Sen. Grace Poe has filed a bill that seeks to institutionalize a “brain gain” program for science and technology workers and encourage them to return to the Philippines and contribute their knowledge for the betterment of the country.
Poe recently filed Senate Bill No. 1324 or the proposed Balik Scientist Act that aims to offer benefits, incentives and privileges to returning Filipino experts and professionals who share their technical and technological know-how to spur scientific and technological advancements and strengthen the country’s potential for growth.
“This bill envisions a future in which Filipino scientists contribute to nation-building and inclusive growth through the acceleration of research and development in the country,” said Poe.
Under Poe’s bill, Balik Scientists shall be engaged for short-term, medium-term or long-term programs to be administered by the Department of Science and Technology (DoST).
For the short-term program with a duration of at least 30 days, benefits include round-trip airfare, reimbursement of excess baggage costs, relocation and tax-exempt daily allowance, participation in grants-in-aid research and development projects, and donation of instruments and materials related to the scientific activities.
“Nakatatak sa puso ng bawat Pilipino, saan man sila mapadpad at gaano man kalayo ang kanilang marating sa buhay, na mapaglingkuran ang bayan. Naniniwala tayong ang ating mga kababayang eksperto sa siyensya at teknolohiya ay malaki ang maitutulong sa pagtataguyod ng pantay na oportunidad sa bansa,” Poe said.
Apart from the benefits extended to short-term beneficiaries of the program, medium-term engagement which has a duration of six to 12 months shall also entitle experts to exemption from payment of travel tax including their immediate family and exemption from submission of Immigration clearance certificate and payment of multiple-entry fees.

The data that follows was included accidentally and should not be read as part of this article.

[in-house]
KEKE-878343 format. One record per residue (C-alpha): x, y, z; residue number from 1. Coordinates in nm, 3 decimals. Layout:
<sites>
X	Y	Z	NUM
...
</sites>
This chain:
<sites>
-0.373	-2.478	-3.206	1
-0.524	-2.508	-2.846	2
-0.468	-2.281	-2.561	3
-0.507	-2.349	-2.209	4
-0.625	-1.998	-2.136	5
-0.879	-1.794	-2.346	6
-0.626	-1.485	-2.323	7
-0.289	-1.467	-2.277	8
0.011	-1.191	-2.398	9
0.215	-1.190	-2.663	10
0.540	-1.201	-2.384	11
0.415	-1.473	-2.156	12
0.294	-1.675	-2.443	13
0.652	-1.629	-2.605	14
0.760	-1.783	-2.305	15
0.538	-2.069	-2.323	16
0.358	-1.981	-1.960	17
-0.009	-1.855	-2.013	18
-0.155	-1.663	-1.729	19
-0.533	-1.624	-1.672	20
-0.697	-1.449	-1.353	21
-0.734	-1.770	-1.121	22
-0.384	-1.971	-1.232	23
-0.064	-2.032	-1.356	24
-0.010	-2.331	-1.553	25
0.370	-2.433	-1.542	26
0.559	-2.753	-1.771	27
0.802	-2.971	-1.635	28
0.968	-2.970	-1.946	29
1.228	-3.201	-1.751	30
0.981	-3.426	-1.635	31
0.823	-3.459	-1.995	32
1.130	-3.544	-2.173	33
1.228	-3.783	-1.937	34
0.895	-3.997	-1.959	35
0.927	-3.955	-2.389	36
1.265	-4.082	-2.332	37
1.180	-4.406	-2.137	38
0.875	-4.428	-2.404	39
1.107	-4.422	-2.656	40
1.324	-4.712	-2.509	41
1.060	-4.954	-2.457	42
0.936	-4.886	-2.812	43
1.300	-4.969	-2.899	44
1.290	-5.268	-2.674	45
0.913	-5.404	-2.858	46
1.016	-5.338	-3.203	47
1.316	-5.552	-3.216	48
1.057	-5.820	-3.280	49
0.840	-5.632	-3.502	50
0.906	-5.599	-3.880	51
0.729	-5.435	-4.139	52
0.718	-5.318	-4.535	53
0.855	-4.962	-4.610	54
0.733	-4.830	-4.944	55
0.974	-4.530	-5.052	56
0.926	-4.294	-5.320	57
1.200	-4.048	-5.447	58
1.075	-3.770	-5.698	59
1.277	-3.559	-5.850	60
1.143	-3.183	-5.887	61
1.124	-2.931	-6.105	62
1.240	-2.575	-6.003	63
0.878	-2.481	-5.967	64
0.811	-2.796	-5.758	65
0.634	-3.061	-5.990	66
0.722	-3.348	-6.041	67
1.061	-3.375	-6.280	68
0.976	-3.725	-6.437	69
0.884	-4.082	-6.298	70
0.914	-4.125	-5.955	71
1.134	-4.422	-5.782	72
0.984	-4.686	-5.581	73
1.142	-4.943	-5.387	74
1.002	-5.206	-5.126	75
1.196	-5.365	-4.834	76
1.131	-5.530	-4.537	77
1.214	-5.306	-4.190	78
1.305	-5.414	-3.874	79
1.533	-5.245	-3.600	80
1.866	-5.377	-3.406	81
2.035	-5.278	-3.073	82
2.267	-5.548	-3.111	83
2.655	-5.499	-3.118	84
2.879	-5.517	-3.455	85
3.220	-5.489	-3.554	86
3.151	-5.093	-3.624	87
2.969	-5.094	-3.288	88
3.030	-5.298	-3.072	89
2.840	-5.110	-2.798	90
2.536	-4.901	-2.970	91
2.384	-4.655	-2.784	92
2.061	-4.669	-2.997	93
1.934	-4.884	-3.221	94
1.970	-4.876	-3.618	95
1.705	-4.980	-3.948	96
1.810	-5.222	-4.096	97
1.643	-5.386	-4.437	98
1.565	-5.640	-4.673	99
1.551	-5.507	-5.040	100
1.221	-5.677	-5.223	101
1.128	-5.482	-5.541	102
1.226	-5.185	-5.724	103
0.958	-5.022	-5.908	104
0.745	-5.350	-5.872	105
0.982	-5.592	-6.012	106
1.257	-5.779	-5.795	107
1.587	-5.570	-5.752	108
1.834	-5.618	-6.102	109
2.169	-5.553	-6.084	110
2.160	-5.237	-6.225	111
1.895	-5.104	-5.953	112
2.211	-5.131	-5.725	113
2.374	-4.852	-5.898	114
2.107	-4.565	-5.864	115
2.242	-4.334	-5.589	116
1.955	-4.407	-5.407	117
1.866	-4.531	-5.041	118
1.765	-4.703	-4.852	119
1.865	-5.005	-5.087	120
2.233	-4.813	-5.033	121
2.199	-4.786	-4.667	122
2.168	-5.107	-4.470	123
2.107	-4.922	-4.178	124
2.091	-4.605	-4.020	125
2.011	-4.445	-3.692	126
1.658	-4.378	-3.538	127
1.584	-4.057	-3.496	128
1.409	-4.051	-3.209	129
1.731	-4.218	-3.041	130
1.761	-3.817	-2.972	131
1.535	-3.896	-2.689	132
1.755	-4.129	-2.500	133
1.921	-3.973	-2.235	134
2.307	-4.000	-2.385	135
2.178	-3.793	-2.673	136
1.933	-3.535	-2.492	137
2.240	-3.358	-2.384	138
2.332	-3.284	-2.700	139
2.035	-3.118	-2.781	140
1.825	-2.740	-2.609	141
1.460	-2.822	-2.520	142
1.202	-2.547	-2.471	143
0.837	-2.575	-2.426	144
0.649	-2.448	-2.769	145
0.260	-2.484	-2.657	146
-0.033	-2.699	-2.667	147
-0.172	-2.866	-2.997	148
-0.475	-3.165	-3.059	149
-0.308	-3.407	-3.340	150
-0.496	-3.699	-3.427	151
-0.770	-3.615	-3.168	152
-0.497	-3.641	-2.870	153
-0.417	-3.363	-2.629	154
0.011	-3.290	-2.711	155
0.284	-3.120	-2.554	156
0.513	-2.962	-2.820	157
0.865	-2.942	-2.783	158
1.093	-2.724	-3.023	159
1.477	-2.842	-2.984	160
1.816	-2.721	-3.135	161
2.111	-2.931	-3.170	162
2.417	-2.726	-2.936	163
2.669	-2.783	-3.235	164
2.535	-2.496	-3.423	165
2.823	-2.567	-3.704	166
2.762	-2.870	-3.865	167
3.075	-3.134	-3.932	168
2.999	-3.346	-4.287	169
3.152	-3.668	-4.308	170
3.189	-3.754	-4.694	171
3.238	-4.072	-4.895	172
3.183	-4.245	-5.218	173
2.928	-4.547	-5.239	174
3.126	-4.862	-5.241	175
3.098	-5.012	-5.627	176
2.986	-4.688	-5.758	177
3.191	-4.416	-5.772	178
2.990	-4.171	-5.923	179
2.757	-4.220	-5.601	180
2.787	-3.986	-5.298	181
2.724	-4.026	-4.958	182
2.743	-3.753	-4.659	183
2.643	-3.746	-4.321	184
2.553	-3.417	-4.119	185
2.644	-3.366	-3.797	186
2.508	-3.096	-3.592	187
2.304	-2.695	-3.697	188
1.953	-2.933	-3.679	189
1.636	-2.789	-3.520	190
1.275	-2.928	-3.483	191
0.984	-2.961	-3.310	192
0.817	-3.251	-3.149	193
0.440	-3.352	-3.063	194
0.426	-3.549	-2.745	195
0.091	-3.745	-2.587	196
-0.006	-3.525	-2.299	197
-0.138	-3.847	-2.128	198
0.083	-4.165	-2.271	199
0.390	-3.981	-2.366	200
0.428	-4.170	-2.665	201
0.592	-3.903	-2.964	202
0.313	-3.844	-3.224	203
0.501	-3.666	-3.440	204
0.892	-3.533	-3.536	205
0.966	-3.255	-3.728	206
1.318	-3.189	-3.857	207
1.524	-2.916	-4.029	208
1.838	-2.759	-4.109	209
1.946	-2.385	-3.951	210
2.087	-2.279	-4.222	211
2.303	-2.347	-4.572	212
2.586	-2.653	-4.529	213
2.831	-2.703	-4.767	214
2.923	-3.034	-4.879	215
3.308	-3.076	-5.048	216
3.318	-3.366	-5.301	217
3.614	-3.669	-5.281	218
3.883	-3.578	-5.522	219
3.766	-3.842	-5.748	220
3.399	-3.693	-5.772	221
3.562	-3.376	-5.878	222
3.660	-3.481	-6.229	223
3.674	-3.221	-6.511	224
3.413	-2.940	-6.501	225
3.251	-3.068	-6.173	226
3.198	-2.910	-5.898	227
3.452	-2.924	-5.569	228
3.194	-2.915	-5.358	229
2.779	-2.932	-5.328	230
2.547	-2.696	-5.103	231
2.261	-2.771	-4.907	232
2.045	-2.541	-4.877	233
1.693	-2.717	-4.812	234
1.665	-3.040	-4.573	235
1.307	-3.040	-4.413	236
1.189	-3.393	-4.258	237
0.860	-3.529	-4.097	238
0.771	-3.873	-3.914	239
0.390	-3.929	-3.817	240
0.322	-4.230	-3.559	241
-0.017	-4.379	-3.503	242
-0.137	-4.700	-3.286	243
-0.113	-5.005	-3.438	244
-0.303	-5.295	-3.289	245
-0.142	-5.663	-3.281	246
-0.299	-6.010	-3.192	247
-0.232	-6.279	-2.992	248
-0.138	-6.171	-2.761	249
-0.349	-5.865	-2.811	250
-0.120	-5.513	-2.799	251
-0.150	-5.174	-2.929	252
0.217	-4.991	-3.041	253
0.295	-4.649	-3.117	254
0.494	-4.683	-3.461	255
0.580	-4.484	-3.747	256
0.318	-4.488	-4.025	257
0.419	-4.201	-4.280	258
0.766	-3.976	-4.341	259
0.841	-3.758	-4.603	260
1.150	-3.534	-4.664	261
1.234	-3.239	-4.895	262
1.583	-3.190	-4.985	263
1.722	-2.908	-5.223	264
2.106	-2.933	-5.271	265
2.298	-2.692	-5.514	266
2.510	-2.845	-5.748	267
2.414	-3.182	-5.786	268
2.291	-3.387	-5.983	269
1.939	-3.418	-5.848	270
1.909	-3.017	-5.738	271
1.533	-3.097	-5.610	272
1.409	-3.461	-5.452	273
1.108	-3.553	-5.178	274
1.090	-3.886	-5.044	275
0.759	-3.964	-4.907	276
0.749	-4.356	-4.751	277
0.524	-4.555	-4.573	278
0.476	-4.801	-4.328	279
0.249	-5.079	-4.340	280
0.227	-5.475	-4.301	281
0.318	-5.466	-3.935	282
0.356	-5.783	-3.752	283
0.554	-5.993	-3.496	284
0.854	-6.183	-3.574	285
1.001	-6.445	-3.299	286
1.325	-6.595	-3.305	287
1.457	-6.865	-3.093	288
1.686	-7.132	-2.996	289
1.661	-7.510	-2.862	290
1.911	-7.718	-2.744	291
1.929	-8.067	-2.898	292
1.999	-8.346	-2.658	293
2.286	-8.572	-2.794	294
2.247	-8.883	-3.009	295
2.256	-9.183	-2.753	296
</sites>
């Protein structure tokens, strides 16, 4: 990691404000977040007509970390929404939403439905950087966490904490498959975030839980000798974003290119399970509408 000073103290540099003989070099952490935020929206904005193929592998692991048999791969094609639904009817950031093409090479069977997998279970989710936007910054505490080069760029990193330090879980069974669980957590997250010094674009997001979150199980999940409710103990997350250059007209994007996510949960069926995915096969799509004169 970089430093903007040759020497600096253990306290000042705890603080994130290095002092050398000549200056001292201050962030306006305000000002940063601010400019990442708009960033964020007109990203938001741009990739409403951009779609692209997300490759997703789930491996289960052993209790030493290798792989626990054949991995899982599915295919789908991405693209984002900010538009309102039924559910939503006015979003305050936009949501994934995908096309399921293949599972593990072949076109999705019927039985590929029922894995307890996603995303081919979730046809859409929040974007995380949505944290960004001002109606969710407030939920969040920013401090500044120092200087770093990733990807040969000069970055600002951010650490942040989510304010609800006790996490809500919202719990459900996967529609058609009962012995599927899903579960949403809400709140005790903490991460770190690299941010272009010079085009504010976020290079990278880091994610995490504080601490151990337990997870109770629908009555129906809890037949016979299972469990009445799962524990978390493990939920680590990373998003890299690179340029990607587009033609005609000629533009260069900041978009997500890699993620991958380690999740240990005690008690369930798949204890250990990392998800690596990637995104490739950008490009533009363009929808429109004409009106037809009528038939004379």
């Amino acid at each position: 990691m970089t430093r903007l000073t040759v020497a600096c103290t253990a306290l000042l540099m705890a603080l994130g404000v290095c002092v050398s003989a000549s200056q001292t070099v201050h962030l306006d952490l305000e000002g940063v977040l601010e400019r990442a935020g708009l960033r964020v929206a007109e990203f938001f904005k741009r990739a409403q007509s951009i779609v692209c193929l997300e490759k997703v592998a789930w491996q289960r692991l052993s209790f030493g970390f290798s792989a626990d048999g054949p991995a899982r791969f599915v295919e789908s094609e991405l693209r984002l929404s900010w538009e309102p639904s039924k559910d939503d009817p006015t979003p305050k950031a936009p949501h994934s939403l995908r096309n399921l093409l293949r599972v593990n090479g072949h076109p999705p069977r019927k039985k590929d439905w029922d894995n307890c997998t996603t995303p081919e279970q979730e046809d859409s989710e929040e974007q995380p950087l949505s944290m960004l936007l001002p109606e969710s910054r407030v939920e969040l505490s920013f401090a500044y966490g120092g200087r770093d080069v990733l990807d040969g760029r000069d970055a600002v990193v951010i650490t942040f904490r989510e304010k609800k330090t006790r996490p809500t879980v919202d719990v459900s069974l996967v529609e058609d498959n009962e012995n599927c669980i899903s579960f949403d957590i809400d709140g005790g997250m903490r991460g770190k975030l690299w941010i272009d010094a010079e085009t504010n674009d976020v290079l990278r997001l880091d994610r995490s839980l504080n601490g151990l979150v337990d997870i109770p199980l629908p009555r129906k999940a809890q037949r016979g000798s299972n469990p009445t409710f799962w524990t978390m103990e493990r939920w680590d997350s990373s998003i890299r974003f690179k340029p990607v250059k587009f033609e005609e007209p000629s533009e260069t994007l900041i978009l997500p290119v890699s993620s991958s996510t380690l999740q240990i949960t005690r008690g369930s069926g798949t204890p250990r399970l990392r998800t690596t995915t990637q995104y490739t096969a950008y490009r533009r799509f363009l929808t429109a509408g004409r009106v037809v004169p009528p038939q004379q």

For the long-term award which has a duration of 24 to 36 months, benefits include housing provision, reimbursement of expenses for the shipment of personal effects and professional instruments including one motor vehicle, exemption from securing an alien employment permit, budget to put up a laboratory, in addition to standard benefits extended to short- and medium-term programs.
Poe, citing data from the DoST, said “brain drain” or outbound science and technology workers in the Philippines have increased 148 percent from 9,877 in 1998 to 24,502 in 2009.
As such, the presence of research and development personnel in the Philippines stands at 165 per million Filipinos, way below the Unesco recommendation of 380 per million persons.
“Ang husay at galing ng Pilipino ay ating ikintal at pag-ibayuhin tungo sa tagumpay ng ating mga mamamayang nagnanais ng mas mabuting buhay at mas maunlad na bansa,” Poe stressed.